Wednesday, October 27, 2010

Does FOX News have a point?

Juan Williams is now with FOX News and not with NPR.  NPR has taken a big hit from most quarters for his firing, and especially for the way he was dumped.

NPR showed some really poor judgment in the way it parted ways with him and may be wrong on the merits.

Whichever way you fall on those issues, the incident raises another issue.

A lot of conservatives are calling for defunding NPR using the argument that taxpayer money should not be used to support a partisan news organization.  Even if NPR can’t really be categorized as “partisan,” should all of us pay for something used by only some of us?

A quick answer is, we do it all the time. 

I haven’t been in a library in years but a little bit of my money goes to support them.  And libraries spend money in ways I wouldn’t – I wouldn’t buy any romance novels.  The City of Atlanta, like other governments, requires 1% of public construction money to be spent on “art.”  I’ve seen very little public art that I like.  I don’t have kids who use schools ... (you get the idea).

There are lots of laws that limit the use of public money for purposes – stem cell research, Planned Parenthood, buying Chinese steel for public construction projects -  that are value driven.

We spend, and limit spending, taxpayer money with the idea that it will result in overall benefit to all of us.  A literate, educated society is a better society.  Art enriches us all.  Buying “American” keeps American people employed.  We shouldn’t mess with God’s plans for us.  Check off the values you agree with.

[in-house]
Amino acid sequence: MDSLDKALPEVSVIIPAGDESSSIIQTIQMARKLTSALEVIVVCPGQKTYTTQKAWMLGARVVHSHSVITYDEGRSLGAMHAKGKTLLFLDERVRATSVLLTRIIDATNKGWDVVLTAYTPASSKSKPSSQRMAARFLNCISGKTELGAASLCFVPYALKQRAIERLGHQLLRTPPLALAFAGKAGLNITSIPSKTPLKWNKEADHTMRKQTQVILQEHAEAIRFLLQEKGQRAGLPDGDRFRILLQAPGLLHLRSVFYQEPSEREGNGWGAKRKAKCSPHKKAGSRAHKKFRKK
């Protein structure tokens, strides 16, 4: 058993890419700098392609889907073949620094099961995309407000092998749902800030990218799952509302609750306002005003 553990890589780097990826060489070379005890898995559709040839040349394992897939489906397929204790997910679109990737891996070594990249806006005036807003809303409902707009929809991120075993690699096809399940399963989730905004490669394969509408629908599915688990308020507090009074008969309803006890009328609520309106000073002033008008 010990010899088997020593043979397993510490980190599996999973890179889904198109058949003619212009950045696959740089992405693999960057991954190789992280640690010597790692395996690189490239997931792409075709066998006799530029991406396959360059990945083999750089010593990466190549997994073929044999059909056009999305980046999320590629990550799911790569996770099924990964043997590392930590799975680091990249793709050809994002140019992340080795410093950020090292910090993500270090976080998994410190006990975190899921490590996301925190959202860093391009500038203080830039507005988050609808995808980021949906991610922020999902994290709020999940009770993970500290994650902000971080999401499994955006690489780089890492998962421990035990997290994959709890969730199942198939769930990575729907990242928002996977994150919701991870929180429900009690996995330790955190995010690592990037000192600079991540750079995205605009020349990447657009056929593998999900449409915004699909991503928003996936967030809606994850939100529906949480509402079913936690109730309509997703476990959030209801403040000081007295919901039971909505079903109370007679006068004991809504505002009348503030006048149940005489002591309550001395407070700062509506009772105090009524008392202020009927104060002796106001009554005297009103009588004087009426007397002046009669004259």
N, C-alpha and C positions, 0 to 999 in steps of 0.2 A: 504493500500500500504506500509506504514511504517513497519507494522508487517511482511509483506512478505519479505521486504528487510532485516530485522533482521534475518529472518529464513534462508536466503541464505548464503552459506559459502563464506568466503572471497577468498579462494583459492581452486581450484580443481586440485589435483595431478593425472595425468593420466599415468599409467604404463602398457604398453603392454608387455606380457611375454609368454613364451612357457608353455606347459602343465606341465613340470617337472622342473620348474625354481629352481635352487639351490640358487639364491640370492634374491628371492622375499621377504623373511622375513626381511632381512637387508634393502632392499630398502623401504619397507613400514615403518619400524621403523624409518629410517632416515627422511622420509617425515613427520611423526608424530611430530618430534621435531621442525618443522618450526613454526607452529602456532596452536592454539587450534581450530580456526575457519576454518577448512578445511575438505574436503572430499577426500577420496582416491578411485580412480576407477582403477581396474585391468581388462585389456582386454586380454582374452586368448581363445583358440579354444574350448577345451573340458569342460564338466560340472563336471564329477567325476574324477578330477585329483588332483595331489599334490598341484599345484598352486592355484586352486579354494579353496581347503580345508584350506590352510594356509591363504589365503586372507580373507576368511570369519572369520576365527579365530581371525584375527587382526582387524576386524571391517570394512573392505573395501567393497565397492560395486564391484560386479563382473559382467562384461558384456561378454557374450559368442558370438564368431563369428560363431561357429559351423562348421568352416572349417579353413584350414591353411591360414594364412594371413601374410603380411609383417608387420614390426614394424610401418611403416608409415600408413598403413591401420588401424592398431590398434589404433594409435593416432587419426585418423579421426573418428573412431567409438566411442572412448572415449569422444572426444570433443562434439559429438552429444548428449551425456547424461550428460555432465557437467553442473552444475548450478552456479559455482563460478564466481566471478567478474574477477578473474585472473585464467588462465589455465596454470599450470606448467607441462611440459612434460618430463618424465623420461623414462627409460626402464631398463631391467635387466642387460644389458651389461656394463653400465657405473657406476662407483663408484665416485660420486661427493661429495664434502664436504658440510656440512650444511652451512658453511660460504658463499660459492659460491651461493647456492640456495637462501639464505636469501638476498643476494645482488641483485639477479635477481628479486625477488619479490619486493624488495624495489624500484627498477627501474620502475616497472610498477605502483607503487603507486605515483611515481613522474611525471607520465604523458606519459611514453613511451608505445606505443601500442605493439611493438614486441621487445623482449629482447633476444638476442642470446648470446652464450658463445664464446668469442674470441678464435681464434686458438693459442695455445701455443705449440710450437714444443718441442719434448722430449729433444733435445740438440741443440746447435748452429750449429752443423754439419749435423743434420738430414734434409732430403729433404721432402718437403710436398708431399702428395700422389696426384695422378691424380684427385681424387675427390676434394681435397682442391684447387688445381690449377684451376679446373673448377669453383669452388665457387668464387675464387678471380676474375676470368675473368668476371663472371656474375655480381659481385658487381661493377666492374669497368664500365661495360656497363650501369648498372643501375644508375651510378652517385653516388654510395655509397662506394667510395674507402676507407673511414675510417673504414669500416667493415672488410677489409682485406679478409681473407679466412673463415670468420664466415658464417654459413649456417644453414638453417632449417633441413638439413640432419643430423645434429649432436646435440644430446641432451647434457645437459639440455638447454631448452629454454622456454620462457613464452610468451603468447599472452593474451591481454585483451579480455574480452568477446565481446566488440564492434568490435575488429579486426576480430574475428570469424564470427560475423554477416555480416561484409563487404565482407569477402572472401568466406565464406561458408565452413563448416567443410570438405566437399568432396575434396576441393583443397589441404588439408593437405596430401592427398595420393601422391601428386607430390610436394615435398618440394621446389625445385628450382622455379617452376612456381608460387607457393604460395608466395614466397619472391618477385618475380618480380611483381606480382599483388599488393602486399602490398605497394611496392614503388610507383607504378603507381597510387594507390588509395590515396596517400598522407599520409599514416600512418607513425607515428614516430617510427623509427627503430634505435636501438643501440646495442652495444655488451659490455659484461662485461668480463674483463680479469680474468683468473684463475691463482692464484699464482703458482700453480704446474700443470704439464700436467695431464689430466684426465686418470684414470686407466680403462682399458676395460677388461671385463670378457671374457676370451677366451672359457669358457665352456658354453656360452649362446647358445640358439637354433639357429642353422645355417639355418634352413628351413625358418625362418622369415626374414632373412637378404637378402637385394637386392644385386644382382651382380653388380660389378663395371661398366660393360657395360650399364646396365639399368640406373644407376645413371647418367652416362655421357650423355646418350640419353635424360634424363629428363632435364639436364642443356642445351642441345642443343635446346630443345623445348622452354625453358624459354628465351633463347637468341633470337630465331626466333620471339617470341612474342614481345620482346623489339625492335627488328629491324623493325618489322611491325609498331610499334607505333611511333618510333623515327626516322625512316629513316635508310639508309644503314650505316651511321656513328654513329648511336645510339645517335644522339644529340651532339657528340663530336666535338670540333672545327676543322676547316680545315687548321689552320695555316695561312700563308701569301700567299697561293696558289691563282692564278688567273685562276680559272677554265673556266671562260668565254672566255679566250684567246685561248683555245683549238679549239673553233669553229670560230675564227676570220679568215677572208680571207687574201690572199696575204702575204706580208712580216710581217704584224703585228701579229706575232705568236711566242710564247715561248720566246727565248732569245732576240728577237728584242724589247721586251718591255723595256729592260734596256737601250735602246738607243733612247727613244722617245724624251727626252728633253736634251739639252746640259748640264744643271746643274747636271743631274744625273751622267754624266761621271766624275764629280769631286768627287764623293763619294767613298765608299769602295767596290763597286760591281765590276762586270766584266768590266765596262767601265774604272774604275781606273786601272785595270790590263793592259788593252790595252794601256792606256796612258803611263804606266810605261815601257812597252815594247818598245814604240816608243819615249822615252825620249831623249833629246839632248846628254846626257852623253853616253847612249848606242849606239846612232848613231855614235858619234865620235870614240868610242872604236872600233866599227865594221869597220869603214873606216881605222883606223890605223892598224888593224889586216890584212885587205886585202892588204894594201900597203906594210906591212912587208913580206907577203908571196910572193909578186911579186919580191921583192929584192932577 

As a lawyer, it’s distressing to say that these value decisions have nothing to do with law and everything to do with political judgment.  If most people want bad public art, so be it.  If using stem cells to advance medical science breaches a widely held ethical or religious belief,  cut off the funds and explain the results to your children and grandchildren.

If public money for boring classical music and (fill in the blank ____ good ____ bad) news reporting floats or sinks your boat, vote and politic accordingly.


Anonymous said...

I think the internet makes NPR and PBS less important than they used to be.

If you want art, music, and literature, it's available to you; that wasn't true fifteen years ago.

Jeni said...

Frankly, I don't think Juan Williams should have been fired for speaking out as he did. He wasn't endorsing using a blanket judgment against all Muslims dressed in their cultural attire but merely stating this is the flash of thinking that even crosses his mind upon seeing that. And then, his common sense attitude takes over after that little flash of fear. I would be willing to bet that very few of us, since 911m don't or wouldn't have a similar immediate reaction but most of us wouldn't care to admit to that either, would we? I do understand NPR's theory in the firing -well I think I do anyway -but maybe I don't understand some of the stuff behind all this after all. I'll betcha if you asked any black person if they ever get a little "fear flash" when they encounter someone who, to their thinking may look like a redneck, or a big bruiser or well, whatever type of white person you want to plug in there but would they then be accused of being a bigot or racist or would this also then be considered yet another form of racial profiling? I'm not saying it's right when our thought processes flicker in that direction, just saying it probably happens from time to time within all of us -if only just for that fleeting second.